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China launches internet ‘purification’ campaign for lunar new year

China has launched a month-long campaign to clean up online content during next week’s lunar new year festival, in its latest effort to reshape behaviour on the internet.

The Cyberspace Administration of China, the country’s top internet regulator, has instructed officials to sweep away “illegal content and information” and target celebrity fan groups, online abuse, money worship, child influencers and the homepages of media sites.

The campaign will apply the tradition of cleaning house before the new year, the most important holiday in China, to the internet, envisioning a “purification” of the online world.

The edict is the latest step in Beijing’s clampdown on the entertainment industry as authorities purge content deemed immoral, unpatriotic and non-mainstream from online culture.

President Xi Jinping has unleashed a broader effort to reshape Chinese social mores and culture, diminishing materialism and western influence in favour of a more nationalistic and homegrown approach.

Xi’s government has launched a “common prosperity” drive to push for greater wealth distribution, which has prompted a surge of charitable giving by technology sector tycoons, as well as stepping up tax probes and penalties against wealthy individuals.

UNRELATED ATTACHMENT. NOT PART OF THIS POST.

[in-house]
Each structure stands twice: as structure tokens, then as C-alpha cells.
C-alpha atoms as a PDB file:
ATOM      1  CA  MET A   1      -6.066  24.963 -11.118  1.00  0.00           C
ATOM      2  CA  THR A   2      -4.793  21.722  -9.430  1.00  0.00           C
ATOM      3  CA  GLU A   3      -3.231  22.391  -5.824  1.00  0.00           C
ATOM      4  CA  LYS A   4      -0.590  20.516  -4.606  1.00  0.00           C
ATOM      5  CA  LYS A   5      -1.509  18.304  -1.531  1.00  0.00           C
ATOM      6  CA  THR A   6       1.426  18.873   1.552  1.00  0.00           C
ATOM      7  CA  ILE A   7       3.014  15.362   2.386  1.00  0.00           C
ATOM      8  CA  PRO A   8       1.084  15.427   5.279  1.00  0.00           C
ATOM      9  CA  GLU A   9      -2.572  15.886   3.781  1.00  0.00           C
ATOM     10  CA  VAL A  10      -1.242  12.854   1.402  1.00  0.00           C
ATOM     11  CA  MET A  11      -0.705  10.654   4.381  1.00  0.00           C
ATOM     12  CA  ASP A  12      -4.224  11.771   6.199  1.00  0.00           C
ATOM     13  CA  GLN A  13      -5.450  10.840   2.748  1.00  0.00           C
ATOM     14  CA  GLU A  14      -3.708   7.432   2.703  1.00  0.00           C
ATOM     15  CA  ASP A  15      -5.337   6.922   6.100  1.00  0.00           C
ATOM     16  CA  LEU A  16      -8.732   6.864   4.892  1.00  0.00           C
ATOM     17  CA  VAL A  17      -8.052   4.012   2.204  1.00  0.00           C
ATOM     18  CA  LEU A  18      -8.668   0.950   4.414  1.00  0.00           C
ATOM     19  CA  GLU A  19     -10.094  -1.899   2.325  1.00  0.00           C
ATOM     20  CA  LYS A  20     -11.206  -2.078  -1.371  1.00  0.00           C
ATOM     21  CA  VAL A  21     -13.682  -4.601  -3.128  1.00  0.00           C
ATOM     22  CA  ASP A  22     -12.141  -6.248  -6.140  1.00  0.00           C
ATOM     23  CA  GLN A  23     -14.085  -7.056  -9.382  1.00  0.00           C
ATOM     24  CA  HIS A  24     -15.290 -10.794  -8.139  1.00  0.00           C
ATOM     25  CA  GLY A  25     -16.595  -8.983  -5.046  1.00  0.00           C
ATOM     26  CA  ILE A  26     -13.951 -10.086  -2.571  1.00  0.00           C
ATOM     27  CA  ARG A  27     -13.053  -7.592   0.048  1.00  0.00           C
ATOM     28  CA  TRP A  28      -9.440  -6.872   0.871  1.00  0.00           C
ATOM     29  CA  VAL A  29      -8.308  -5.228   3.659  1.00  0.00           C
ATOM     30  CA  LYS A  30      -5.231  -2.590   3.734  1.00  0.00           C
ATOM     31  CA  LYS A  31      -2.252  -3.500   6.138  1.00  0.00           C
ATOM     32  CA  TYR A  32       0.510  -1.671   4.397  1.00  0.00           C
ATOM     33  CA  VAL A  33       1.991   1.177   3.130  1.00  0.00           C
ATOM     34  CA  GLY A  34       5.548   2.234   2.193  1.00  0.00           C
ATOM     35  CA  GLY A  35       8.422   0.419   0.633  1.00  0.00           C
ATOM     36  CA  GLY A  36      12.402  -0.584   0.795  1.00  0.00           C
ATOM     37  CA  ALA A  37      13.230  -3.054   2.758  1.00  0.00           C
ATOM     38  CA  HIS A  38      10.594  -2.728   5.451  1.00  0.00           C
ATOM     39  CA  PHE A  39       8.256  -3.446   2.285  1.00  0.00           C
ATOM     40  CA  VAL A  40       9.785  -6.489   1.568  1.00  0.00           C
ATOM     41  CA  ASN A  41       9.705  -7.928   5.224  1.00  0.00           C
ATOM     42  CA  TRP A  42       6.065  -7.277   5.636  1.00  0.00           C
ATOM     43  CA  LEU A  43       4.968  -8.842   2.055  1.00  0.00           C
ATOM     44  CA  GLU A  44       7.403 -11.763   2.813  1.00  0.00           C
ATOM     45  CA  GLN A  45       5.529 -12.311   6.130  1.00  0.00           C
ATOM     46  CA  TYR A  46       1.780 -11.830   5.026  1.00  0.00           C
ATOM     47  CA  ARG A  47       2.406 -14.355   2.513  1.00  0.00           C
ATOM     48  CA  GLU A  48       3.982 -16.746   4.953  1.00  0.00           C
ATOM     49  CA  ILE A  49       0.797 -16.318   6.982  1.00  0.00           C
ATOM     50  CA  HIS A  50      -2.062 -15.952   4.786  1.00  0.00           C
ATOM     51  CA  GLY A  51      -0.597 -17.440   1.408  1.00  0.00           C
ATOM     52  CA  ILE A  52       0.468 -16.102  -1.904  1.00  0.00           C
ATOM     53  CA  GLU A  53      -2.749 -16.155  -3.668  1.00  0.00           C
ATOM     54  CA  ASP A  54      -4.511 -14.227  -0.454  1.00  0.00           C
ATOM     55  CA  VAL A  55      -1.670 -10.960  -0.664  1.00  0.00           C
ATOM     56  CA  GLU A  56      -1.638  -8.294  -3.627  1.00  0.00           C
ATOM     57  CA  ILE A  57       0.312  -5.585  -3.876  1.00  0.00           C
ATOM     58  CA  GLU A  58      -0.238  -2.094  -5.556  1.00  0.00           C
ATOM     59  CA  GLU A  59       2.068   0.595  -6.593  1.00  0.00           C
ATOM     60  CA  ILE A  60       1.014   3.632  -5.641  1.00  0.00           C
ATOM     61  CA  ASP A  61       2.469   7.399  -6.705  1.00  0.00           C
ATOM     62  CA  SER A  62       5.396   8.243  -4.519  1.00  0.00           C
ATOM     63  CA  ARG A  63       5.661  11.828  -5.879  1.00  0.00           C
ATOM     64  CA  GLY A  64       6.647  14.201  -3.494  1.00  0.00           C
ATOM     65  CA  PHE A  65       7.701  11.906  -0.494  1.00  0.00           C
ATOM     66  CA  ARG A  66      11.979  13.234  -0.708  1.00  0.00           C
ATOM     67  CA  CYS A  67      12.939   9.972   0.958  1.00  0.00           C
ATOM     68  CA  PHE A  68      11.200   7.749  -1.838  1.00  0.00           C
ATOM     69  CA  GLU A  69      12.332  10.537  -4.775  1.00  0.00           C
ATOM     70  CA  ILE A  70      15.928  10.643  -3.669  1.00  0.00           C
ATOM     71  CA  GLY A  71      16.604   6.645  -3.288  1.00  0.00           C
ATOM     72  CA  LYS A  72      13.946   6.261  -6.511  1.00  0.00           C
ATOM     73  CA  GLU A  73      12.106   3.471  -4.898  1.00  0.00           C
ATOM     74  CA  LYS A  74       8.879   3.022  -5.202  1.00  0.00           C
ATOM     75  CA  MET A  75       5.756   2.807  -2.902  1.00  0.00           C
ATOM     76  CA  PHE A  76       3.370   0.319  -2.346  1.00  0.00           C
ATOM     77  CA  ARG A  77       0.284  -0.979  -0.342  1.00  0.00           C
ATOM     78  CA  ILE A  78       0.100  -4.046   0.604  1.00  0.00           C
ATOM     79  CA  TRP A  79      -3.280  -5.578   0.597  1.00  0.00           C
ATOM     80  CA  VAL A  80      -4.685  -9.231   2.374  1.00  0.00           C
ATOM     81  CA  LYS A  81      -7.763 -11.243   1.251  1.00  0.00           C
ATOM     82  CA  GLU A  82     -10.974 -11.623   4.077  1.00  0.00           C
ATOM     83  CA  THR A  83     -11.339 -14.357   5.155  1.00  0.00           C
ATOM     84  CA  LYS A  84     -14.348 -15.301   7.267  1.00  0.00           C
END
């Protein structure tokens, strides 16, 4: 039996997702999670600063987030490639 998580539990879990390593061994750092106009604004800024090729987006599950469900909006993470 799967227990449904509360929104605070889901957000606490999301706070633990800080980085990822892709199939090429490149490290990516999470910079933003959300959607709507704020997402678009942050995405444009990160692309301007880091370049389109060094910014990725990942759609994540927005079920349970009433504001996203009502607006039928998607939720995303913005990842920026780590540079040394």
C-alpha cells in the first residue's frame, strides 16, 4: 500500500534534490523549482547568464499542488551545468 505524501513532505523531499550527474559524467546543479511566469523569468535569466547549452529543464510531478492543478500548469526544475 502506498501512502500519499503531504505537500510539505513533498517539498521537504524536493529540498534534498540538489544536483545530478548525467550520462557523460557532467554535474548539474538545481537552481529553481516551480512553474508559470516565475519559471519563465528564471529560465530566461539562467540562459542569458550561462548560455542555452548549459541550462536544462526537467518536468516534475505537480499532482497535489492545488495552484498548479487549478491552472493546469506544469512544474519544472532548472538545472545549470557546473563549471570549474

Officials have even mandated that television shows and movies include celebrities’ nationalities in the credits to name and shame those who have given up Chinese citizenship.

Censors have also escalated their culling of content deemed to be misaligned with the Communist party’s priorities.

Targets have included effeminate young men, a Chinese actor who visited Tokyo’s contentious Yasukuni shrine, where the remains of Japanese soldiers are interred, and an actress who attracted scandal in part for using a surrogate to have a baby born in the US.

Many celebrities have found themselves blacklisted from television and online media, and China’s cyber space regulator is eager to keep disgraced public figures from returning to the limelight.

China needs to “strictly prevent lawbreaking and immoral stars and artists from making use of evening broadcasts or live streaming to stage comebacks” during the holiday period, the regulator warned in a post on WeChat that announced the campaign.

The CAC warned that minors vying to become online influencers must be prevented from doing so, reminding censors that the aspiring stars were not allowed to appear in live streams with “their voices nor their flesh”.

The regulator also demanded censors stamp out flashy displays of wealth, materialism and superstition.

Xi’s ideology campaign has been wide ranging, drawing in the Communist party’s anti-graft watchdog as well as numerous state organisations.

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